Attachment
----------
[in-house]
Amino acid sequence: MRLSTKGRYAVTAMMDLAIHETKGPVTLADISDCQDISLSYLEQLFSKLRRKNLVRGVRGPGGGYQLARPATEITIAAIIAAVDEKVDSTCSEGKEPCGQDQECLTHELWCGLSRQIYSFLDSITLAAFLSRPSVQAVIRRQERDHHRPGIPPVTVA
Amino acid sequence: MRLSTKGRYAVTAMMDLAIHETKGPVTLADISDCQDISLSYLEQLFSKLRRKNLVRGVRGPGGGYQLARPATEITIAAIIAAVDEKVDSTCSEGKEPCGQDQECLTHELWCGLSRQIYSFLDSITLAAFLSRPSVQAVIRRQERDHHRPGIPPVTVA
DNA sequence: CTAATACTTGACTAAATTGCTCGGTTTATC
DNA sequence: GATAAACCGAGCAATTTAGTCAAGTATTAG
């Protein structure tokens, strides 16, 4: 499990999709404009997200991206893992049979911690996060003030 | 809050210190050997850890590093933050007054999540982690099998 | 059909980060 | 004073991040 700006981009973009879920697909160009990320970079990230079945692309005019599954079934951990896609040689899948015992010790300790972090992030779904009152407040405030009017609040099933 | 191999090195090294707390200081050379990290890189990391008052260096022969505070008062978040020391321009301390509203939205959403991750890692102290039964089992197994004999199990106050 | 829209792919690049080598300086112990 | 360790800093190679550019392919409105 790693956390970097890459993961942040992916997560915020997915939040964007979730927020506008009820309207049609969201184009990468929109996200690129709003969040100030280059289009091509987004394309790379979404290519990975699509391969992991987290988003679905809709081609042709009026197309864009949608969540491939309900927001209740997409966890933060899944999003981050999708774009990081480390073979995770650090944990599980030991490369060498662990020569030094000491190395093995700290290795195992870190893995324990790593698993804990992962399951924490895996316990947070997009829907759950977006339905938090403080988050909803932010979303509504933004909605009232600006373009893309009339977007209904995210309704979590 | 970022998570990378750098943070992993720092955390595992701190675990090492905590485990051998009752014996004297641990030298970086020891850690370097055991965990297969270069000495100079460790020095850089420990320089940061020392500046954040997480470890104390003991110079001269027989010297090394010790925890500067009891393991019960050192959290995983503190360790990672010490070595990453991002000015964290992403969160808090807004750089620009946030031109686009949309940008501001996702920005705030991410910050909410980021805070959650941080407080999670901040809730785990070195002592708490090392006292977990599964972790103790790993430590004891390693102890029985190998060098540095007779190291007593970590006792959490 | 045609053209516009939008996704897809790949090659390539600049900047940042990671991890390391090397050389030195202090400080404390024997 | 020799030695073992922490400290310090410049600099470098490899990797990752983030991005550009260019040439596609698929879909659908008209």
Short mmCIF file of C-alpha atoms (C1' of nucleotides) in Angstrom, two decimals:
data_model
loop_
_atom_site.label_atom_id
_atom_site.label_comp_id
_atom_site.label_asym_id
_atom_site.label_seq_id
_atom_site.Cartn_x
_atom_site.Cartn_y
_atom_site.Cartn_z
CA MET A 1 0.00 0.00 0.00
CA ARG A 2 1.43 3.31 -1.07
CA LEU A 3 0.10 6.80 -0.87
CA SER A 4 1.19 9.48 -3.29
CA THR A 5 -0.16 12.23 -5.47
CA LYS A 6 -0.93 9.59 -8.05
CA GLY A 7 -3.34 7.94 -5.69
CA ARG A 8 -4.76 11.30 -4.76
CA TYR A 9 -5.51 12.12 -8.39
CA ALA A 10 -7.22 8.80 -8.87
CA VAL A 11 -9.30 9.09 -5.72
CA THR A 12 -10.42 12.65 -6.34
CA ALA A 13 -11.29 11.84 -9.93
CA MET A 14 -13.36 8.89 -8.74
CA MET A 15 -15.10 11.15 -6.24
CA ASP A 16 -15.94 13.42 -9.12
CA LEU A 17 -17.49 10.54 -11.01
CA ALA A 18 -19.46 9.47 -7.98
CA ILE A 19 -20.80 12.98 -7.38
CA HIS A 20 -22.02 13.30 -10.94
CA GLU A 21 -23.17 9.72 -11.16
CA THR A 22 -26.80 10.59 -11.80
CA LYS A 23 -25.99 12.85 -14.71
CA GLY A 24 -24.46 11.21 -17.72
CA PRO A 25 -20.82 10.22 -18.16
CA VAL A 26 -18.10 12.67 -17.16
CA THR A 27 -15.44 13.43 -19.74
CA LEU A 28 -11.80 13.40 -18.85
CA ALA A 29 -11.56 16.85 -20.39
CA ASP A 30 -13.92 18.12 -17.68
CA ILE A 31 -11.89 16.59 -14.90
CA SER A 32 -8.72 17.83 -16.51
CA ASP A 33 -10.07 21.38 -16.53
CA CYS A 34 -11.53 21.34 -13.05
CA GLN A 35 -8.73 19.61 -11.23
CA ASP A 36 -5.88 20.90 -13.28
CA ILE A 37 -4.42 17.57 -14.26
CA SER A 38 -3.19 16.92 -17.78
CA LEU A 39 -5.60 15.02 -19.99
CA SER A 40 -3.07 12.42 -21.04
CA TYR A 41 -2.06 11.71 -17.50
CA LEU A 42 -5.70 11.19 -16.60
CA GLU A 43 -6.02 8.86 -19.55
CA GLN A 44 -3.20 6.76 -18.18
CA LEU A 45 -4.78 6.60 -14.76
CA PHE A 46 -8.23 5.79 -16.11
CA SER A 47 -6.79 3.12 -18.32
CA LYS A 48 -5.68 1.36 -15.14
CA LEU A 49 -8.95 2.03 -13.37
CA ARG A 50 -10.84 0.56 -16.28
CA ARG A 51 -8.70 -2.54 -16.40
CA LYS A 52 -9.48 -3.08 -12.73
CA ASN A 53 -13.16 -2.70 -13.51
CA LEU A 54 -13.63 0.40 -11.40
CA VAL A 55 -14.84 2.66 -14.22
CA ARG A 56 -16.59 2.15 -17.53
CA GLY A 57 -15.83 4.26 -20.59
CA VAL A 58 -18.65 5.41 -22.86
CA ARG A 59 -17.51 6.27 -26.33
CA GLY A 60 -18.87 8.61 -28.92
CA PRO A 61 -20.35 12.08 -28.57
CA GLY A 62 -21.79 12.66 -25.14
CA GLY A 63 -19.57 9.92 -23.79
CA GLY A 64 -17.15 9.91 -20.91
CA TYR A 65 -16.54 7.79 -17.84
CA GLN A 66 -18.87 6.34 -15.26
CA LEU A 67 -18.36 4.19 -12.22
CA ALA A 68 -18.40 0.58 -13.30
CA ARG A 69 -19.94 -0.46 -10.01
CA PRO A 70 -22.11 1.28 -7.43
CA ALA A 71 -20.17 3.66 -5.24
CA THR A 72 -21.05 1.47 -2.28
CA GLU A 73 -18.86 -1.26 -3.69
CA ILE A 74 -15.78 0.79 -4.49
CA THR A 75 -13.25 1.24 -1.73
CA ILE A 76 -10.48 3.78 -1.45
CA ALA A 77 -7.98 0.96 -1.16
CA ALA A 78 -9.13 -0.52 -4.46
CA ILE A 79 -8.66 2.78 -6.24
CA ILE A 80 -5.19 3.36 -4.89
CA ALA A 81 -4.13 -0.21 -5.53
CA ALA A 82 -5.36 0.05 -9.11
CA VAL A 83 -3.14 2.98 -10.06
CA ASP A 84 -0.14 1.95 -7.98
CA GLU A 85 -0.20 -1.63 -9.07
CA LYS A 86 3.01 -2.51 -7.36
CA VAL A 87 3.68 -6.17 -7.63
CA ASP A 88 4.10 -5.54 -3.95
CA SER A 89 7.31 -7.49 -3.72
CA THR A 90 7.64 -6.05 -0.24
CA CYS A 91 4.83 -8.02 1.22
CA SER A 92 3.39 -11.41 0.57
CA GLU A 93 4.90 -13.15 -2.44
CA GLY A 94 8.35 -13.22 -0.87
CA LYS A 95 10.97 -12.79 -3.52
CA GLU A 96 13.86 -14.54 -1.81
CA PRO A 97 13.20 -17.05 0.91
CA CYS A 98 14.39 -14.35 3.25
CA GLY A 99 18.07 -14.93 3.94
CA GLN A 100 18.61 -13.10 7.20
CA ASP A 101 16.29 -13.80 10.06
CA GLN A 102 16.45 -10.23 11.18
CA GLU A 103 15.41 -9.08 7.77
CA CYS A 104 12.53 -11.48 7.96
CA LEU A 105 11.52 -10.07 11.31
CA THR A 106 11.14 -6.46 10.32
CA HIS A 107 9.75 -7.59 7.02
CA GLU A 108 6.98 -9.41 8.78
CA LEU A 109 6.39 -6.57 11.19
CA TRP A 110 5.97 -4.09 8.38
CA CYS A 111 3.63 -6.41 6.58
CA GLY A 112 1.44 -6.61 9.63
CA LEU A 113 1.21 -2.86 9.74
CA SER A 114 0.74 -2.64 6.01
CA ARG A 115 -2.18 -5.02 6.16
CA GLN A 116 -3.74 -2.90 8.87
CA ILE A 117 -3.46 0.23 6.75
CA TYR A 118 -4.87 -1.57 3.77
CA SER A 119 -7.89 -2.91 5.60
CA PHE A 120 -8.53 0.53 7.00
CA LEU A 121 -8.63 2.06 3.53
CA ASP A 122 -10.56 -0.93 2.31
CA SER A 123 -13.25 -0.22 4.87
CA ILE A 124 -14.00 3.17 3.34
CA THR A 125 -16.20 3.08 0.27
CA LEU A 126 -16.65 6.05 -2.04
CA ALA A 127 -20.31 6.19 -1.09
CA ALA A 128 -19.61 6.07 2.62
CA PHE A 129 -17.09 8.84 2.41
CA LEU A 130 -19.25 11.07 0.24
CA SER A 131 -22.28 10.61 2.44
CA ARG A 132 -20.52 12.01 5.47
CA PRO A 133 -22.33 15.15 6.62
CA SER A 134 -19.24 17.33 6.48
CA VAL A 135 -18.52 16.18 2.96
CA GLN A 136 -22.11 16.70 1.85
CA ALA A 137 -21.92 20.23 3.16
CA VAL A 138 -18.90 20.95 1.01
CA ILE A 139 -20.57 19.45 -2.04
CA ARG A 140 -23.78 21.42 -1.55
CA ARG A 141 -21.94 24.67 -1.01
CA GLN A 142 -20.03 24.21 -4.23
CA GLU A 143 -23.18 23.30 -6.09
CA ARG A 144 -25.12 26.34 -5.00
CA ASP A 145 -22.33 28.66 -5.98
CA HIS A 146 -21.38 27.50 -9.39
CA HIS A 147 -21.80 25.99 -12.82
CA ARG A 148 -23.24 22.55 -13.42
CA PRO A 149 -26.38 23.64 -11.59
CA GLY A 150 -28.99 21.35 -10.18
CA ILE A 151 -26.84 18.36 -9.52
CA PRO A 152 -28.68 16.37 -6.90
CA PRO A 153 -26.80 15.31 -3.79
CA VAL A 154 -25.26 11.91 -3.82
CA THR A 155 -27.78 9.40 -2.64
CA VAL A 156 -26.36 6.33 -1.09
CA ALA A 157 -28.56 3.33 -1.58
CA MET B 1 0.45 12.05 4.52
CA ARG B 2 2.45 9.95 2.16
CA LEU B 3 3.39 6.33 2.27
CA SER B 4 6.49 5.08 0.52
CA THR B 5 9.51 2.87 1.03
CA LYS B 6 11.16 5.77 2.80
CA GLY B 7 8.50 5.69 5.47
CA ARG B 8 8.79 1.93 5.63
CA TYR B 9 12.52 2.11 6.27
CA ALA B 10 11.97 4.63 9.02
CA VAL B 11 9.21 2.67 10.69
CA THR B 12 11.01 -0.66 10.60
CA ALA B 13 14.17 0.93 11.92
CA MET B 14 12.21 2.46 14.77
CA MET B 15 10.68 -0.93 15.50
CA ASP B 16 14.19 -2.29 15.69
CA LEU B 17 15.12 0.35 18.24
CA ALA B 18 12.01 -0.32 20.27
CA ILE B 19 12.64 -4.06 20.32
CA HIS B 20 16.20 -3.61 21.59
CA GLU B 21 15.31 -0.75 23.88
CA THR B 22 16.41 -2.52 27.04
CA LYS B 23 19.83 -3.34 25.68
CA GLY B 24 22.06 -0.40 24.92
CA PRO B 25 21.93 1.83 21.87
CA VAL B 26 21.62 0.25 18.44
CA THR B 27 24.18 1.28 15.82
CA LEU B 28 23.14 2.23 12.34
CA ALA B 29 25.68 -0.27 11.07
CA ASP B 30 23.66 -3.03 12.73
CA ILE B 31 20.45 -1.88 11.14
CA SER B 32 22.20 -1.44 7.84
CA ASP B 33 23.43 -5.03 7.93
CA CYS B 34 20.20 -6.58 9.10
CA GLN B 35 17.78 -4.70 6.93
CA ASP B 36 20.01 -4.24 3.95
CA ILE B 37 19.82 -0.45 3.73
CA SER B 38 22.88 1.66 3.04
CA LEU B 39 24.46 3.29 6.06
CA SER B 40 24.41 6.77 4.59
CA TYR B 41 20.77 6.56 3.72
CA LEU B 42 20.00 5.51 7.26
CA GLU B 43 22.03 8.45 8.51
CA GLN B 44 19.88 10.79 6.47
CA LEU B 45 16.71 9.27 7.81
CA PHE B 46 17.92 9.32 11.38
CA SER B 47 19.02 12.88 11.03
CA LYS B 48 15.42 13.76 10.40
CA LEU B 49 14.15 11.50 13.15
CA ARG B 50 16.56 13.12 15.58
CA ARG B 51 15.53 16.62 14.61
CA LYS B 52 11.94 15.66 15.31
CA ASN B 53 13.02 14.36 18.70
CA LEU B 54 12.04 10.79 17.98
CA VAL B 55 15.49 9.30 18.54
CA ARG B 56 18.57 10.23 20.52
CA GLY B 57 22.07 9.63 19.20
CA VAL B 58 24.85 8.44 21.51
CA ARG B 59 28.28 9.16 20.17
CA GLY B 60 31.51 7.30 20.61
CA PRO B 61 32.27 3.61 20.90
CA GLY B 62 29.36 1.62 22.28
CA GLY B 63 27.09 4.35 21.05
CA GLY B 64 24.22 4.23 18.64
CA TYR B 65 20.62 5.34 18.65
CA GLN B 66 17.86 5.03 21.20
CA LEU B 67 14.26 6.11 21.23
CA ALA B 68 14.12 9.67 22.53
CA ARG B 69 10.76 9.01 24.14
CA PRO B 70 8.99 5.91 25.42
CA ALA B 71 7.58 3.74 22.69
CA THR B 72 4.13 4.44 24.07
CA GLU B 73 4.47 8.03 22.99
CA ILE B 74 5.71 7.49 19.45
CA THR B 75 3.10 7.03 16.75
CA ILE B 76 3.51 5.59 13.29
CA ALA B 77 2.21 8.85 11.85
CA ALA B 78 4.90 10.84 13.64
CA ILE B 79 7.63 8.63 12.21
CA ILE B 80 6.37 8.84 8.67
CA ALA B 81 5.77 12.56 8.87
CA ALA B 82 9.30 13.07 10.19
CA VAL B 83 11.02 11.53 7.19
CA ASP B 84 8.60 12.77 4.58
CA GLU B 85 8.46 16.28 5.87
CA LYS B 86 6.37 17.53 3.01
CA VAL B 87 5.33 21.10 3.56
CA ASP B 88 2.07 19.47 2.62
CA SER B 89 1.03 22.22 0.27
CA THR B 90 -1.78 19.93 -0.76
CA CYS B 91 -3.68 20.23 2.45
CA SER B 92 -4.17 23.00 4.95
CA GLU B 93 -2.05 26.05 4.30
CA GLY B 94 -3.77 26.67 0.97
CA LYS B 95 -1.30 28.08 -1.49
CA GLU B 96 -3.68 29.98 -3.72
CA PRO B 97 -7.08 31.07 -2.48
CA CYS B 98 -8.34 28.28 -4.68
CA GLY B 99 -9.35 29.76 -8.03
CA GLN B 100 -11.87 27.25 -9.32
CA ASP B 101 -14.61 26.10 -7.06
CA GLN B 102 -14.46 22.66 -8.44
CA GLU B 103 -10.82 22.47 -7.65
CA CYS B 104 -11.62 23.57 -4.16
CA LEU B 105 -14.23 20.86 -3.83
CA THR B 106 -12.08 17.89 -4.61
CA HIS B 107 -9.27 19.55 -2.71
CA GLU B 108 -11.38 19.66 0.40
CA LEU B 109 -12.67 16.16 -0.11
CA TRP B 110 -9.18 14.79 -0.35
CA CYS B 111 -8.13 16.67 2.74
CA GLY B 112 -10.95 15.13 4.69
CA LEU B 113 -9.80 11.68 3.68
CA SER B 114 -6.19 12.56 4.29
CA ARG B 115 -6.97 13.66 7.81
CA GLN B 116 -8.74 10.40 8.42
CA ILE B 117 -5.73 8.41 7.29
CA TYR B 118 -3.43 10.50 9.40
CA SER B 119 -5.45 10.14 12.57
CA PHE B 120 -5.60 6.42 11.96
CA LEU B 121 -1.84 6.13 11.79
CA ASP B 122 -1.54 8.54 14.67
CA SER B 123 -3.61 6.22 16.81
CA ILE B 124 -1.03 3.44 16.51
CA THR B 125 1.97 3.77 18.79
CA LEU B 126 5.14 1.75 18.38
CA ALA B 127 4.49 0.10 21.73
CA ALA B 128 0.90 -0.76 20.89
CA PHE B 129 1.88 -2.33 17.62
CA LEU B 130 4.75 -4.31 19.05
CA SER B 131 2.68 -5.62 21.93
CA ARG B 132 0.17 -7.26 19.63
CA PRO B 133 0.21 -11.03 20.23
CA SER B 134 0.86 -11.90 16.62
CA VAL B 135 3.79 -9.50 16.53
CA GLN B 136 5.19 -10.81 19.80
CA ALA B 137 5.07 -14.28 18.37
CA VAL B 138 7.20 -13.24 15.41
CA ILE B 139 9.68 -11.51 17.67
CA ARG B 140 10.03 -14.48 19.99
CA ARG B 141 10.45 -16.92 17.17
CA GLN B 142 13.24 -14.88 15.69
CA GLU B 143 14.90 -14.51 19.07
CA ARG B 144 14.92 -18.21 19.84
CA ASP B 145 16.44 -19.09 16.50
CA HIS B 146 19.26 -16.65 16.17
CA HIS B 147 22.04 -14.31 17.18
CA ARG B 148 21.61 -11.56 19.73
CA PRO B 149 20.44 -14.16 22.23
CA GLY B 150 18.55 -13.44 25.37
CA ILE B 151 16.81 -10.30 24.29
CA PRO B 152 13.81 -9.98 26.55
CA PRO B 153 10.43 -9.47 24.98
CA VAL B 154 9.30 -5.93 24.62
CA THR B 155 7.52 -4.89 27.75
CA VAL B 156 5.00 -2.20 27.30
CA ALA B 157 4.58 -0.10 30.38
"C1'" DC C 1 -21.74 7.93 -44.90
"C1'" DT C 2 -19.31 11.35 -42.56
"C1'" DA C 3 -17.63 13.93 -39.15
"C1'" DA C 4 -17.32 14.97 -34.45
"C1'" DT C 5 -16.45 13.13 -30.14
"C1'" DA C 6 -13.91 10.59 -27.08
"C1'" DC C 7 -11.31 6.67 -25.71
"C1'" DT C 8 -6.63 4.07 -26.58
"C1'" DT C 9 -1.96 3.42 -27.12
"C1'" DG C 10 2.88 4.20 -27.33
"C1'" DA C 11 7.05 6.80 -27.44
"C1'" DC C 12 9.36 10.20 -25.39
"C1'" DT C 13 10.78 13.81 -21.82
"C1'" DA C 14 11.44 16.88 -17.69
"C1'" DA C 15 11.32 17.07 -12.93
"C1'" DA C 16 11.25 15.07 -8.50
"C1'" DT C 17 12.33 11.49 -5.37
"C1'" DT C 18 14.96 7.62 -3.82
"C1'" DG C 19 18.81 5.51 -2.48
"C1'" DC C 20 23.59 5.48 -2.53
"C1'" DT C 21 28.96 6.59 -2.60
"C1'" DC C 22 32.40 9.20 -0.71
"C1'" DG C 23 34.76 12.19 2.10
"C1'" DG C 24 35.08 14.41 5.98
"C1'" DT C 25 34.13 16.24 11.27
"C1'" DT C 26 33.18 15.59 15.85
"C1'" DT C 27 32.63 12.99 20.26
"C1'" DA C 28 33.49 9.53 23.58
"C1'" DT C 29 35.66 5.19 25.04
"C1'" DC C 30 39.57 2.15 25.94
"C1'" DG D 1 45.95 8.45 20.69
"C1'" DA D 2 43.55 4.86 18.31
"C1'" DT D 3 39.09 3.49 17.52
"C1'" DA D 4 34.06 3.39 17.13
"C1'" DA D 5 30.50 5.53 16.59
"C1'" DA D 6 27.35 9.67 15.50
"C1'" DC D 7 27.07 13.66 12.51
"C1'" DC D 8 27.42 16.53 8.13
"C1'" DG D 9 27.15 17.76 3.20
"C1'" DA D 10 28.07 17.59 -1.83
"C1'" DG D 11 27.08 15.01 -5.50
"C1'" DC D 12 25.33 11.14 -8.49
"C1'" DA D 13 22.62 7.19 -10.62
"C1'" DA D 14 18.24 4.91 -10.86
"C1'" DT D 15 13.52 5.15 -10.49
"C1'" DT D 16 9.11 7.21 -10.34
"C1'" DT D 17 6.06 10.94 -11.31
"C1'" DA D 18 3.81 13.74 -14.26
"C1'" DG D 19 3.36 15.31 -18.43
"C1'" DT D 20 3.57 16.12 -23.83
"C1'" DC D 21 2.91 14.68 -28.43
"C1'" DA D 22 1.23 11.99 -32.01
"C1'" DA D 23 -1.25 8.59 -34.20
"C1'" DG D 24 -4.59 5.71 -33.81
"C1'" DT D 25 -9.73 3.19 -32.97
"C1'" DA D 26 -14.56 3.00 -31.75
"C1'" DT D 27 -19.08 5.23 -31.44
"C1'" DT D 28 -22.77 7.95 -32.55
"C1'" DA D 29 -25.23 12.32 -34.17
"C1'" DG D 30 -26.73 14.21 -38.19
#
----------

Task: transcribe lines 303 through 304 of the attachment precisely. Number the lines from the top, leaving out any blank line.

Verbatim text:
CA LEU B 130 4.75 -4.31 19.05
CA SER B 131 2.68 -5.62 21.93